YOU knew it was a special day when you saw the BBC TV Sports Personality of the Year full of the joys of life after he was given an impromptu chipping lesson by a freelance golf coach based in Northumberland.
AP McCoy, champion jump jockey 16 years in a row, looked as if he could not buy a chip in a fish shop when he started practice before yesterday’s Celeb-Am to mark the official opening of the Colt Course and the new clubhouse at Close House, the £20m golf club and hotel owned by Graham Wylie.
Less than ten minutes later McCoy was striding purposely to the tee with a smile on his face as wide as the Tyne, and so was the professional who had stopped to offer the gratefully accepted advice, Martin Forster, a former captain of the North Region PGA.
“Just the job,” said McCoy later, after he had played. “A bit of advice on my chipping before I went out, a lovely course and lovely weather.”
Inevitably, the day had dawned with many golfers talking figures.
In the middle of a recession, here was Wylie asking the Colt members of Close House, who have already paid £2,400 for their annual membership, to stump up £675 per player to play their own course in this event.
Even though it meant they got to stride the same fairways at the same time as the world No 1 golfer, Lee Westwood, Alan Shearer plus Ant and Dec and a host of other celebrities, it was a big ask and there were doubters.
Yet in a year when most charity golf days, charging a fraction of that amount, are experiencing a drop in support, Close House sold out their 21-team shotgun field within three days.
“If we had played everybody who wanted to play, it would have been around 30 teams”, said the Close House golf manager John Glendinning, an old boy of Slaley Hall and St Andrews University and, like Wylie, brought up in his beloved Northumberland.
As any golf club treasurer will tell you, this means Close House are no longer the new boys on the block in terms of the UK’s Premier League golf venues, the Wentworths and The Groves of this world.
Close House, who have sold 220 of their maximum 300 memberships for the Colt, have arrived – to the extent the R and A have already sounded them out about staging a future Walker Cup. Glendinning said: “The R and A liked it when we told them we have an old fashioned members’ set-up here, in terms of us being a thinking man’s golf course, not too long, rather than one of those stuffy old clubs who make you wear a blazer and tie in the clubhouse. We are ultra modern in that respect.”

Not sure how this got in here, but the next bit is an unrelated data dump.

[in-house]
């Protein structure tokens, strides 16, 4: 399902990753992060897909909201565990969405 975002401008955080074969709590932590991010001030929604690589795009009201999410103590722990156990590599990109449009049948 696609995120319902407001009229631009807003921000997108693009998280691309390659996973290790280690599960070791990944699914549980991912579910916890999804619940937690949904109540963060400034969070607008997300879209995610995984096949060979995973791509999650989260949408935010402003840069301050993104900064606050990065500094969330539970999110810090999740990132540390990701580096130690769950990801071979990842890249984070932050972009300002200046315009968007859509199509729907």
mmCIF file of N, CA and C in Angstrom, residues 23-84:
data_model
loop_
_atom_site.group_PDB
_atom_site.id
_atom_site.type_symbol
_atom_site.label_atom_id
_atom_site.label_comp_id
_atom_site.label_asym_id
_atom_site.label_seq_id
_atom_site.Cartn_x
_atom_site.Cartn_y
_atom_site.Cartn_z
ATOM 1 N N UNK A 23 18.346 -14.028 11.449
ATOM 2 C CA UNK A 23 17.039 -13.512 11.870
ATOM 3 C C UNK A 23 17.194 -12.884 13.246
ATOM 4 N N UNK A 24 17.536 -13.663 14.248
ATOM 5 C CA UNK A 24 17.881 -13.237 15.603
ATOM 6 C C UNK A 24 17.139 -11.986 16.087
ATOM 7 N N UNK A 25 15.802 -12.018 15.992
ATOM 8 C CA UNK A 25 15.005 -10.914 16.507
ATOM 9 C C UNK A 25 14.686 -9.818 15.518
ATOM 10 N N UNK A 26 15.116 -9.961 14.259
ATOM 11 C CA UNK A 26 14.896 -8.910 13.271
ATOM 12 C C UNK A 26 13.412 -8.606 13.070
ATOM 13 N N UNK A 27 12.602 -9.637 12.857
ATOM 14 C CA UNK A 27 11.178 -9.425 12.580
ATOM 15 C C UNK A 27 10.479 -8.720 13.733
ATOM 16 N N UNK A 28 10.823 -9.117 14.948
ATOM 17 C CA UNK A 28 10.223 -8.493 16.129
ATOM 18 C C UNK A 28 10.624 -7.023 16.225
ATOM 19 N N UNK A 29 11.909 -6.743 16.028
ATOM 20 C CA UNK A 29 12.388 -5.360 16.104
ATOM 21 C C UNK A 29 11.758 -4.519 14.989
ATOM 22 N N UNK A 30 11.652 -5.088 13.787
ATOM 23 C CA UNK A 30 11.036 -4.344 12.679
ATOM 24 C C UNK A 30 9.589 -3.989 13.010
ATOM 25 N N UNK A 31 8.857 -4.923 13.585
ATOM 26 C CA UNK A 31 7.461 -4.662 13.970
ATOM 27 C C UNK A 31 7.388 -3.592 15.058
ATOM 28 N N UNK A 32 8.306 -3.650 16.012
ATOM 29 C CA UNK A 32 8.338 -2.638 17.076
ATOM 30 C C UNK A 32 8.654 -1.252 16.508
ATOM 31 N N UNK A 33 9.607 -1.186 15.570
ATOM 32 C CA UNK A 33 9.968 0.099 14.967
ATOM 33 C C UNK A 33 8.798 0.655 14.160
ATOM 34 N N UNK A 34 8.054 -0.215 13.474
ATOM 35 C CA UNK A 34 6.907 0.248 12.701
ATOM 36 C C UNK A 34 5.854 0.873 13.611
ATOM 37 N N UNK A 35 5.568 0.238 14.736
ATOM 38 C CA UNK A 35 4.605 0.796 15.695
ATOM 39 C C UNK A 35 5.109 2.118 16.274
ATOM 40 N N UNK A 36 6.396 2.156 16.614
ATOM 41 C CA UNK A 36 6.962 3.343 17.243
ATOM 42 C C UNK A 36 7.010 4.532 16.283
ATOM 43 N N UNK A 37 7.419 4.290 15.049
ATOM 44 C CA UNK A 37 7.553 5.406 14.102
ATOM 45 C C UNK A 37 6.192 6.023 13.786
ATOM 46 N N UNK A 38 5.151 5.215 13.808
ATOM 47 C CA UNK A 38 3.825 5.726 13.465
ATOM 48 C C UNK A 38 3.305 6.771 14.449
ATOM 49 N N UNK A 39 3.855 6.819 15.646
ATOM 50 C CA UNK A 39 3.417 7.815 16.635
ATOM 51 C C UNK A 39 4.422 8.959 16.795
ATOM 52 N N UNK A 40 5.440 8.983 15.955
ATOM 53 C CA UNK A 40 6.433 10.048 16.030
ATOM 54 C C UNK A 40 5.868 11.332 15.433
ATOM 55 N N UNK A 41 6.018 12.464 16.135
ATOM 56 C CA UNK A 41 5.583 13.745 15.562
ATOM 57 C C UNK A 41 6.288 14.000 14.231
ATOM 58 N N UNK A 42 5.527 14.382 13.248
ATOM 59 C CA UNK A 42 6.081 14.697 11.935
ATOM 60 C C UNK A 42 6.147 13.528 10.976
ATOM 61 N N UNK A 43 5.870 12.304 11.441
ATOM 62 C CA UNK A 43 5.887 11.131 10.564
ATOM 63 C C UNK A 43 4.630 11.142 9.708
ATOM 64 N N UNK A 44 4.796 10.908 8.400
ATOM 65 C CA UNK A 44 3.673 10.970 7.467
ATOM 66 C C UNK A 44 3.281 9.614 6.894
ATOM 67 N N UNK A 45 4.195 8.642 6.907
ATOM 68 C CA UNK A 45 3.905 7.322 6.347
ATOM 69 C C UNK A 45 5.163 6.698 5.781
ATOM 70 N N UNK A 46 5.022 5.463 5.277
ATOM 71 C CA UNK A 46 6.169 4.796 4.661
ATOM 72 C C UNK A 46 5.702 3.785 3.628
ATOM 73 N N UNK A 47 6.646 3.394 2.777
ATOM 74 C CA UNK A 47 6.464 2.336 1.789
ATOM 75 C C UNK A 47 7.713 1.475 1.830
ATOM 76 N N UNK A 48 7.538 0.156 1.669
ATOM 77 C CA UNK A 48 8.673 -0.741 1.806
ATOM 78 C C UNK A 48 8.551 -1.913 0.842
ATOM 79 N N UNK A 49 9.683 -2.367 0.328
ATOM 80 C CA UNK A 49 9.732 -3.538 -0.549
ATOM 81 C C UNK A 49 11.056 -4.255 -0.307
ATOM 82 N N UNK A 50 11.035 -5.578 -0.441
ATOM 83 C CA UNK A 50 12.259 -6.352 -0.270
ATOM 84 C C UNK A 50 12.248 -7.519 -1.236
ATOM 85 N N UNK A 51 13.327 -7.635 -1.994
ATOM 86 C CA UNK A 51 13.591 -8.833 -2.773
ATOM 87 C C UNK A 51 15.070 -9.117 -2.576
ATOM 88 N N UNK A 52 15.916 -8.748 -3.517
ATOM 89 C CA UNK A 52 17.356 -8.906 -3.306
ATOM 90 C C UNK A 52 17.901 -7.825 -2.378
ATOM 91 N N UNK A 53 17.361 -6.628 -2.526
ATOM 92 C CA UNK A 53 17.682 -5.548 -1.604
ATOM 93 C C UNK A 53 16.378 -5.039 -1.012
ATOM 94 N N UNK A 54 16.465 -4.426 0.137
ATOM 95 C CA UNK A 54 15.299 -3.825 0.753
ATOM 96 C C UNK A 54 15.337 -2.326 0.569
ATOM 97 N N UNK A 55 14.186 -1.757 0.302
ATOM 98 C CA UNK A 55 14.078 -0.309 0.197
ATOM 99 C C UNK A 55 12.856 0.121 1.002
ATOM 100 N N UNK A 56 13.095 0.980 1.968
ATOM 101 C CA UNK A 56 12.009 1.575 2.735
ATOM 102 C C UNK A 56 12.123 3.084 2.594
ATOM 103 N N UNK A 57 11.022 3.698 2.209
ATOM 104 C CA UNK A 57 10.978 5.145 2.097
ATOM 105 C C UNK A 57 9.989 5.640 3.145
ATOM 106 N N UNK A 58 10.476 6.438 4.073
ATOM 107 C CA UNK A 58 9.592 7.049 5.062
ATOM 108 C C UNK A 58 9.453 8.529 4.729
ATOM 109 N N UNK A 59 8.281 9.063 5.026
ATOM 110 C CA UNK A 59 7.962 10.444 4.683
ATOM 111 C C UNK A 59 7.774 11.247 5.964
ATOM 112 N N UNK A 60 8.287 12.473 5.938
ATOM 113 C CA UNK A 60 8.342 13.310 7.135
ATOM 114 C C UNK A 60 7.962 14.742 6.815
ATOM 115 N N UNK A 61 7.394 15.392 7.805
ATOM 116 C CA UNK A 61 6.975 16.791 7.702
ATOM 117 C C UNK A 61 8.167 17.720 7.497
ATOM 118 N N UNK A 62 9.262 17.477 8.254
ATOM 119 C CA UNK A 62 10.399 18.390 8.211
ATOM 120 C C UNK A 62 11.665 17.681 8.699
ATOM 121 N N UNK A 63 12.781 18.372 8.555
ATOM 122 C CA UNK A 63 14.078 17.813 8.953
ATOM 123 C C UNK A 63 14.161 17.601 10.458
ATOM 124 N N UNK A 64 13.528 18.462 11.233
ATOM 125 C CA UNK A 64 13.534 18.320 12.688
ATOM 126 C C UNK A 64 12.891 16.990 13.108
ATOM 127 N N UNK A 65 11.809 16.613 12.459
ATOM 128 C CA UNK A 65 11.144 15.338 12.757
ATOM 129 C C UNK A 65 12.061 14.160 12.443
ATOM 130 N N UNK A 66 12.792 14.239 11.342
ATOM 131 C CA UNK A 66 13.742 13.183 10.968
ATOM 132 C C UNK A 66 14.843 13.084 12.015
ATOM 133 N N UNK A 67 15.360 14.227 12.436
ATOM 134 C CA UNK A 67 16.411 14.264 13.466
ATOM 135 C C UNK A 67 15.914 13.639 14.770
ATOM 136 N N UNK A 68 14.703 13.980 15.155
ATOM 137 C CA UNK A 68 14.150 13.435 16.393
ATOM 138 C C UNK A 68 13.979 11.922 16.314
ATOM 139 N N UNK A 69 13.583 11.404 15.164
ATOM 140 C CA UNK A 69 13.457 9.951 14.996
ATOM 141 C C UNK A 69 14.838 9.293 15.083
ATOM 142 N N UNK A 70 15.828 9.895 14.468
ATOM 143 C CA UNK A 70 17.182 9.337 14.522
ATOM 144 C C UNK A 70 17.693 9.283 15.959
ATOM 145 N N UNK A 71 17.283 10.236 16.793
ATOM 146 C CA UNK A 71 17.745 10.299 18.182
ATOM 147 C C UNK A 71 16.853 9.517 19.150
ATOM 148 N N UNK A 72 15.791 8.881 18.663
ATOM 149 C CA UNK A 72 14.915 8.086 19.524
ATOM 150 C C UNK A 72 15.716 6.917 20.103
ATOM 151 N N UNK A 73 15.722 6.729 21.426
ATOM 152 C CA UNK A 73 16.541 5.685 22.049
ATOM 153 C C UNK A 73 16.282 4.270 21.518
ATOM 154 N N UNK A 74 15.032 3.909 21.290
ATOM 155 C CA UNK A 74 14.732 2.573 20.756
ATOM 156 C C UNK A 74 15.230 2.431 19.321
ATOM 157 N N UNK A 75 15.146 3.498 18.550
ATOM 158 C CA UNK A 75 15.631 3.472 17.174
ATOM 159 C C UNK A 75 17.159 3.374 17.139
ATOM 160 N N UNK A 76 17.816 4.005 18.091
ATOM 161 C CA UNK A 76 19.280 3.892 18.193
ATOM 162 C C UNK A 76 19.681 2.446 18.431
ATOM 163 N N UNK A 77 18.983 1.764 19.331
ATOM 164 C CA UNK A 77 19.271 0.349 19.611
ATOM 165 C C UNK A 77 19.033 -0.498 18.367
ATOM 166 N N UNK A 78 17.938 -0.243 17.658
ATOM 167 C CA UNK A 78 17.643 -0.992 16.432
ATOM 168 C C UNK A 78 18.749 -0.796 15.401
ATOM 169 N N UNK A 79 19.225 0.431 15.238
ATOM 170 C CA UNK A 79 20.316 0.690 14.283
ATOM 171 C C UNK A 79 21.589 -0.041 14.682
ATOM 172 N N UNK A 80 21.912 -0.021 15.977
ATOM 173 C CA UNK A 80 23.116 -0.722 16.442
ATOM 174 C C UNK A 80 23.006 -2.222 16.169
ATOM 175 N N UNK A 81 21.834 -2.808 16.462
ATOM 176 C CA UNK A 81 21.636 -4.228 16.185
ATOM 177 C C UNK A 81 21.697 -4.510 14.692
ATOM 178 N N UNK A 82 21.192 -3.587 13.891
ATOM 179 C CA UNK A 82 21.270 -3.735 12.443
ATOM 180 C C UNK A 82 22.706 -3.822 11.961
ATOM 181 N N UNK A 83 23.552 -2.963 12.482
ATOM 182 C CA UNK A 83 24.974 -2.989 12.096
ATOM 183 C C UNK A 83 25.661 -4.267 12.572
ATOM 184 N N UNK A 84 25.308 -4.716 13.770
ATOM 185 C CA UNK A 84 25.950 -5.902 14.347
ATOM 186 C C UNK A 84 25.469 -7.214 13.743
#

That Wylie, a man of understated personal charm who has built his estimated £250m fortune in the software industry, is one of the few multi-millionaires with barely an enemy in the world was a factor in extracting the extra cash for this tournament.
A more tangible incentive was that, when all the takings are added up from a golf day and dinner bearing all the trappings you would expect at such a sumptuous venue, more than £60,000 will go the Children’s Heart Unit Fund at Newcastle’s Freeman Hospital. Wylie has a personal interest in the unit, which saved the life of his 16-month-old daughter Kiera, who was toddling around the clubhouse yesterday while holding on to her dad’s fingers, a thankfully living testament to the skill of the Freeman’s medical team.
Yesterday’s star turn, Westwood, has battled against adversity himself, although nothing like so daunting.
Eight years ago, when he had slumped to number 246 in the world, it was his status as a leading professional that was on the line rather than his life.
Now here he was arriving at Close House by helicopter – to be greeted by Shearer, Wylie and the Close House captain and non-executive director, David Fulton – as a seven-times Ryder Cup player, five of them as a winner.
Plus Westwood is the joint holder, with Arnold Palmer, of the Ryder Cup record of 12 consecutive singles and foursomes matches unbeaten. Who better to ask what the new Colt course is like than a man who has won 34 tournaments in 17 countries?
He said: “Very well set up indeed for a members’ club and with a lot of possibilities if they want to play big events, all the facilities were top-drawer.
“It was the first time I had played golf with Alan Shearer, we had good fun out there – from the sound of all the courses he has played he plays more golf than I do!”
Shearer smiled as he said: “You would not think so the way I played today, but we had good time out there.
“Lee was what you would call a proper bloke. He was great company on the course and he could not do enough for all spectators afterwards in terms of stopping to chat and sign autographs.”